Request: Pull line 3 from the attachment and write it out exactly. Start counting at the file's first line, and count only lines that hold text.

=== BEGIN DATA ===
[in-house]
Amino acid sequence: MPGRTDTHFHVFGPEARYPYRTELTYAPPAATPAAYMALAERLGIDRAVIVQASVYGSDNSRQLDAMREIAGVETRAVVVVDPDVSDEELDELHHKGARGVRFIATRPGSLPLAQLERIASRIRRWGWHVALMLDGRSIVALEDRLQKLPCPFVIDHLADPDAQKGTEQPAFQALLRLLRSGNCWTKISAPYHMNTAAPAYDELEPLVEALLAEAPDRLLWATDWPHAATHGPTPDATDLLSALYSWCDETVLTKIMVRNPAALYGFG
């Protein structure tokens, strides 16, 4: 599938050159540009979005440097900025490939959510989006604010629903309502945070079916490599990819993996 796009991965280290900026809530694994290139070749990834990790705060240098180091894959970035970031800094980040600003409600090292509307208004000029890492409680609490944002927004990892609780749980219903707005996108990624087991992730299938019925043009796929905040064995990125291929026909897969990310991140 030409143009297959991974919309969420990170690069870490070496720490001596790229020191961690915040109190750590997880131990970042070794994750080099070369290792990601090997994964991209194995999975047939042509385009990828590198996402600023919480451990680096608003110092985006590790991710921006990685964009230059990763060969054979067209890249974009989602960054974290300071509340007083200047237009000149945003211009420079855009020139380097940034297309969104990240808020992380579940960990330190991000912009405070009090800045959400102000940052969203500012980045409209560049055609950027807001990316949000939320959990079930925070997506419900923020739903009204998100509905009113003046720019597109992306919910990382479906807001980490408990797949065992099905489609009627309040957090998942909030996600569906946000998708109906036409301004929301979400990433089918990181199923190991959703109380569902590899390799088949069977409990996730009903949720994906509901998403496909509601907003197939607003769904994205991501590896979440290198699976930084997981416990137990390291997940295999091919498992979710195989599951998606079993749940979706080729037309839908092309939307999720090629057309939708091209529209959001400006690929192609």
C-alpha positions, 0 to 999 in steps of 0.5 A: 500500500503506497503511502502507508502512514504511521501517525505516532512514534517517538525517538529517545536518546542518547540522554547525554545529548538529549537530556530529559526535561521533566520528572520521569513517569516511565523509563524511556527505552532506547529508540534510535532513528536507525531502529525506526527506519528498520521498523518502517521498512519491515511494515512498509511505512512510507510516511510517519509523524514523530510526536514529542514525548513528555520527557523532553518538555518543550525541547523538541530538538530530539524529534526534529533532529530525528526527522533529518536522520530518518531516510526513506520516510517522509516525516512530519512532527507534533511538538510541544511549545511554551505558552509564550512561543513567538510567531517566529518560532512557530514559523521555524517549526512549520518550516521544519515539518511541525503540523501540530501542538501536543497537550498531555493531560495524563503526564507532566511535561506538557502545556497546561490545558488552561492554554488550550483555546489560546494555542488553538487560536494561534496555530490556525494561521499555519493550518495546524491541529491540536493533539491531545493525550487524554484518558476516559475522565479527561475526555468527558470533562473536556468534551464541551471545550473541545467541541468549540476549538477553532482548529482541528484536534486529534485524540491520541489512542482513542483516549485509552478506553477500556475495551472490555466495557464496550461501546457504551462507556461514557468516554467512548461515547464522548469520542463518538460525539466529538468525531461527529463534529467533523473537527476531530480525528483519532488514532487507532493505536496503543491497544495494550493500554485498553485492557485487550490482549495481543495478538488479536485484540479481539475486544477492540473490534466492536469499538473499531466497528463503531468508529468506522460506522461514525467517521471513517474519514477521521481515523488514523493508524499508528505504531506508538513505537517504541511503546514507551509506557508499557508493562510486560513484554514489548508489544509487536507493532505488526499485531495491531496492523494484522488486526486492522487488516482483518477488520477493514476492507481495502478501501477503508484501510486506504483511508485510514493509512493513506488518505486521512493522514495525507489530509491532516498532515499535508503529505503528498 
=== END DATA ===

């Protein structure tokens, strides 16, 4: 599938050159540009979005440097900025490939959510989006604010629903309502945070079916490599990819993996 796009991965280290900026809530694994290139070749990834990790705060240098180091894959970035970031800094980040600003409600090292509307208004000029890492409680609490944002927004990892609780749980219903707005996108990624087991992730299938019925043009796929905040064995990125291929026909897969990310991140 030409143009297959991974919309969420990170690069870490070496720490001596790229020191961690915040109190750590997880131990970042070794994750080099070369290792990601090997994964991209194995999975047939042509385009990828590198996402600023919480451990680096608003110092985006590790991710921006990685964009230059990763060969054979067209890249974009989602960054974290300071509340007083200047237009000149945003211009420079855009020139380097940034297309969104990240808020992380579940960990330190991000912009405070009090800045959400102000940052969203500012980045409209560049055609950027807001990316949000939320959990079930925070997506419900923020739903009204998100509905009113003046720019597109992306919910990382479906807001980490408990797949065992099905489609009627309040957090998942909030996600569906946000998708109906036409301004929301979400990433089918990181199923190991959703109380569902590899390799088949069977409990996730009903949720994906509901998403496909509601907003197939607003769904994205991501590896979440290198699976930084997981416990137990390291997940295999091919498992979710195989599951998606079993749940979706080729037309839908092309939307999720090629057309939708091209529209959001400006690929192609």